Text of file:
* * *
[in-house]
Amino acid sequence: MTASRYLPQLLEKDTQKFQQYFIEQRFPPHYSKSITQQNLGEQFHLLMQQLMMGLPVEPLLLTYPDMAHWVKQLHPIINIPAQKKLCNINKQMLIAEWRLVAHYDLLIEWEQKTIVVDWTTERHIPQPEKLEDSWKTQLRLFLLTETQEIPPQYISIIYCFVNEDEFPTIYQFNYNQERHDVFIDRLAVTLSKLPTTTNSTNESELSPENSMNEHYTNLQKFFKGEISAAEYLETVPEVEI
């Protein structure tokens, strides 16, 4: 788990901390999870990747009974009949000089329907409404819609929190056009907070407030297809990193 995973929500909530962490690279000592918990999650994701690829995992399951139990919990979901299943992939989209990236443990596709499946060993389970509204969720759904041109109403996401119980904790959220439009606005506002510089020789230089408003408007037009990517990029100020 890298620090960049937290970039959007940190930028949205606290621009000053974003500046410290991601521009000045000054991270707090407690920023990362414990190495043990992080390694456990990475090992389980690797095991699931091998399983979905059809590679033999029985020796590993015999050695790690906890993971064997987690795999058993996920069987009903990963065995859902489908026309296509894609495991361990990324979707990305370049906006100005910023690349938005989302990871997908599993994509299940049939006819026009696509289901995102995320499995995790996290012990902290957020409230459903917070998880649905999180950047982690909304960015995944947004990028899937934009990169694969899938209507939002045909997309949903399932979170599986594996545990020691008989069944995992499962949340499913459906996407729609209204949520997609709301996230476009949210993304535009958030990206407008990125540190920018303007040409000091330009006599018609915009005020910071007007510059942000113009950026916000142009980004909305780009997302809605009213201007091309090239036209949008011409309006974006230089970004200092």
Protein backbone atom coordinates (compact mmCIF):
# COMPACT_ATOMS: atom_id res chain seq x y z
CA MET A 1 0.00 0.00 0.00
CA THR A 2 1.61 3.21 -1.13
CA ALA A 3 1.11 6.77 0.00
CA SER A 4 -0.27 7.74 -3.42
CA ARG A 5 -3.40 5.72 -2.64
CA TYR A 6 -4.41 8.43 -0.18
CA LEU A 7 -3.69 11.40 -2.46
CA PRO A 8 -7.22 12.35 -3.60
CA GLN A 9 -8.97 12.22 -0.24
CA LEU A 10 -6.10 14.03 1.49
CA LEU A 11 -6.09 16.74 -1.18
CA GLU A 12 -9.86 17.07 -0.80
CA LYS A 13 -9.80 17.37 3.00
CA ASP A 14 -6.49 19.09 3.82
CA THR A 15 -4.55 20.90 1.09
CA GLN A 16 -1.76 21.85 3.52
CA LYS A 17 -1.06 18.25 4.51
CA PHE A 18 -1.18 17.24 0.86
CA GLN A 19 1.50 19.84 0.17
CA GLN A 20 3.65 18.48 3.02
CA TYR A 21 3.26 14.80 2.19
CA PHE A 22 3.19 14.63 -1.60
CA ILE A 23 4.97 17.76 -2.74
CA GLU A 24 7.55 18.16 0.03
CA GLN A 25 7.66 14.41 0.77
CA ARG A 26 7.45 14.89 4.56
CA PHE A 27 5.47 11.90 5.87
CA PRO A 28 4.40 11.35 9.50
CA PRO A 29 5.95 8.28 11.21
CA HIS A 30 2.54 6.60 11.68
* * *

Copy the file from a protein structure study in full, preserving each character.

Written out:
[in-house]
Amino acid sequence: MTASRYLPQLLEKDTQKFQQYFIEQRFPPHYSKSITQQNLGEQFHLLMQQLMMGLPVEPLLLTYPDMAHWVKQLHPIINIPAQKKLCNINKQMLIAEWRLVAHYDLLIEWEQKTIVVDWTTERHIPQPEKLEDSWKTQLRLFLLTETQEIPPQYISIIYCFVNEDEFPTIYQFNYNQERHDVFIDRLAVTLSKLPTTTNSTNESELSPENSMNEHYTNLQKFFKGEISAAEYLETVPEVEI
């Protein structure tokens, strides 16, 4: 788990901390999870990747009974009949000089329907409404819609929190056009907070407030297809990193 995973929500909530962490690279000592918990999650994701690829995992399951139990919990979901299943992939989209990236443990596709499946060993389970509204969720759904041109109403996401119980904790959220439009606005506002510089020789230089408003408007037009990517990029100020 890298620090960049937290970039959007940190930028949205606290621009000053974003500046410290991601521009000045000054991270707090407690920023990362414990190495043990992080390694456990990475090992389980690797095991699931091998399983979905059809590679033999029985020796590993015999050695790690906890993971064997987690795999058993996920069987009903990963065995859902489908026309296509894609495991361990990324979707990305370049906006100005910023690349938005989302990871997908599993994509299940049939006819026009696509289901995102995320499995995790996290012990902290957020409230459903917070998880649905999180950047982690909304960015995944947004990028899937934009990169694969899938209507939002045909997309949903399932979170599986594996545990020691008989069944995992499962949340499913459906996407729609209204949520997609709301996230476009949210993304535009958030990206407008990125540190920018303007040409000091330009006599018609915009005020910071007007510059942000113009950026916000142009980004909305780009997302809605009213201007091309090239036209949008011409309006974006230089970004200092």
Protein backbone atom coordinates (compact mmCIF):
# COMPACT_ATOMS: atom_id res chain seq x y z
CA MET A 1 0.00 0.00 0.00
CA THR A 2 1.61 3.21 -1.13
CA ALA A 3 1.11 6.77 0.00
CA SER A 4 -0.27 7.74 -3.42
CA ARG A 5 -3.40 5.72 -2.64
CA TYR A 6 -4.41 8.43 -0.18
CA LEU A 7 -3.69 11.40 -2.46
CA PRO A 8 -7.22 12.35 -3.60
CA GLN A 9 -8.97 12.22 -0.24
CA LEU A 10 -6.10 14.03 1.49
CA LEU A 11 -6.09 16.74 -1.18
CA GLU A 12 -9.86 17.07 -0.80
CA LYS A 13 -9.80 17.37 3.00
CA ASP A 14 -6.49 19.09 3.82
CA THR A 15 -4.55 20.90 1.09
CA GLN A 16 -1.76 21.85 3.52
CA LYS A 17 -1.06 18.25 4.51
CA PHE A 18 -1.18 17.24 0.86
CA GLN A 19 1.50 19.84 0.17
CA GLN A 20 3.65 18.48 3.02
CA TYR A 21 3.26 14.80 2.19
CA PHE A 22 3.19 14.63 -1.60
CA ILE A 23 4.97 17.76 -2.74
CA GLU A 24 7.55 18.16 0.03
CA GLN A 25 7.66 14.41 0.77
CA ARG A 26 7.45 14.89 4.56
CA PHE A 27 5.47 11.90 5.87
CA PRO A 28 4.40 11.35 9.50
CA PRO A 29 5.95 8.28 11.21
CA HIS A 30 2.54 6.60 11.68